Supervising Kids’ Cyber Lives: What Can Parents Do?

Like whack-a-moles, social media concerns pop up all over the school landscape. Middle school teachers and administrators often deal with cyber-bullying. Last spring, the anonymous app Yik Yak caused an uproar at Staples.

Recently, after a cyber-bullying incident via Instagram, an elementary school principal sent a letter to parents, then followed up with visits to each classroom. A parent at the school then sent this letter to “06880,” hoping to share it with a wide audience. Here it is:

Though Instagram requires children to be at least 13 years old, our children sign up, posting pictures and remarks which could lead to permanent consequences. A 10-year-old most likely does not understand the importance of reputation management. One inappropriate post can cause them a lifetime of unfortunate consequences, not to mention hurting other innocent people.

Instagram is not the only concern. Other social media vehicles (Facebook, Yik Yak, Twitter, Vine, to name a few) pose the same threat when misused.

Instagram is a popular social media platform for teenagers -- and younger children.

Instagram is a popular social media platform for teenagers — and younger children.

As parents we are in a tough spot, balancing granting our children the internet access their peers seem to have through mobile devices and computers with keeping them safe (not only from online predators but tarnishing their own reputations for unthoughtful behavior). Now the schools are asking our help in keeping our children’s cyber-activity responsible.

We can put on parental controls, talk to them about internet safety practices, even have them sign contracts. However, I think we need to take more responsibility to closely monitor their activity and be in the know of where our children really are online.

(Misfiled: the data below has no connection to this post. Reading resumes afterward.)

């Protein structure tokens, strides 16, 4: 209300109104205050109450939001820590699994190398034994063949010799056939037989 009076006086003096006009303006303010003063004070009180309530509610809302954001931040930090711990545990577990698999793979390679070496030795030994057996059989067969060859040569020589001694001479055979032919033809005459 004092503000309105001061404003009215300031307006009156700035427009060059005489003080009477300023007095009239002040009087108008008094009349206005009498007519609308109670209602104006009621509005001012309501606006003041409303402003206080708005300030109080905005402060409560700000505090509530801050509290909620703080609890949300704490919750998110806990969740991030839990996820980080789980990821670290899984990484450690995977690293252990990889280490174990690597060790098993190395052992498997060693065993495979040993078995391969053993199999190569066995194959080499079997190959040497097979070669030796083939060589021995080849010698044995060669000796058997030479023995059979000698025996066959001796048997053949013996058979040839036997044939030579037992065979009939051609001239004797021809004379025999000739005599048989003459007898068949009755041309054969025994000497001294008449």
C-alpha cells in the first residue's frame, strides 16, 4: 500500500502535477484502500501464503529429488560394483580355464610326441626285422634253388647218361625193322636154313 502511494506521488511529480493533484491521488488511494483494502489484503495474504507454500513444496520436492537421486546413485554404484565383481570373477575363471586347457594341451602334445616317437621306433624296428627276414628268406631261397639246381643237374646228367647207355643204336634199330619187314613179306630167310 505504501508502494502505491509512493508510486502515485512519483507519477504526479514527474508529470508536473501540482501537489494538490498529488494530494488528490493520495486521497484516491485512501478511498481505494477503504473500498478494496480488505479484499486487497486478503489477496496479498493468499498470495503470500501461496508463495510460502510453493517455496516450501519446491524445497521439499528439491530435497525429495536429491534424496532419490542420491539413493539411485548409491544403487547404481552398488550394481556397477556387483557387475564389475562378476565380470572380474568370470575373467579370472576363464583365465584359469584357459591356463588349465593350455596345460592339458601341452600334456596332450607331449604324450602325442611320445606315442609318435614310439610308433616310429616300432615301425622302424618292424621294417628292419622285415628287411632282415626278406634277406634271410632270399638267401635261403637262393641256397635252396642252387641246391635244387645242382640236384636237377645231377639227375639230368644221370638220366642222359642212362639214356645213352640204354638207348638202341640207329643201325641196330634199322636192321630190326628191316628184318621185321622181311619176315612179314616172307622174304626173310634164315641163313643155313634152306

Giving our kids devices with internet access without supervising is no different than allowing them to throw a party, advising them not to drink and then voluntarily leaving the house. We need to choose to either prevent their access to devices that access the Internet (highly unlikely — most kids in our community have handheld devices by 11 or 12 years old, and at the very least a computer at home), or take responsibility to monitor their online activity across all devices.

cyber controls

Many friends ask me if I feel guilty looking at what my kids are doing online. My response? With the alarming increase in children’s cyber-crimes, I have a responsibility to be a parent and be in the know. While I don’t micromanage every last online action they take, I have the ability to  perform regular spot checks or at least check it any time I feel concerned.

We can’t afford not to monitor our children online as they access the internet, and especially as the internet accesses them. Too many cyber-crime stories involving children and unaware parents have been reported after it’s too late.  The risks are way too big.

What do you think? How do you monitor your children’s online activities? What’s appropriate for what ages? Click “Comments” below to contribute to this important conversation.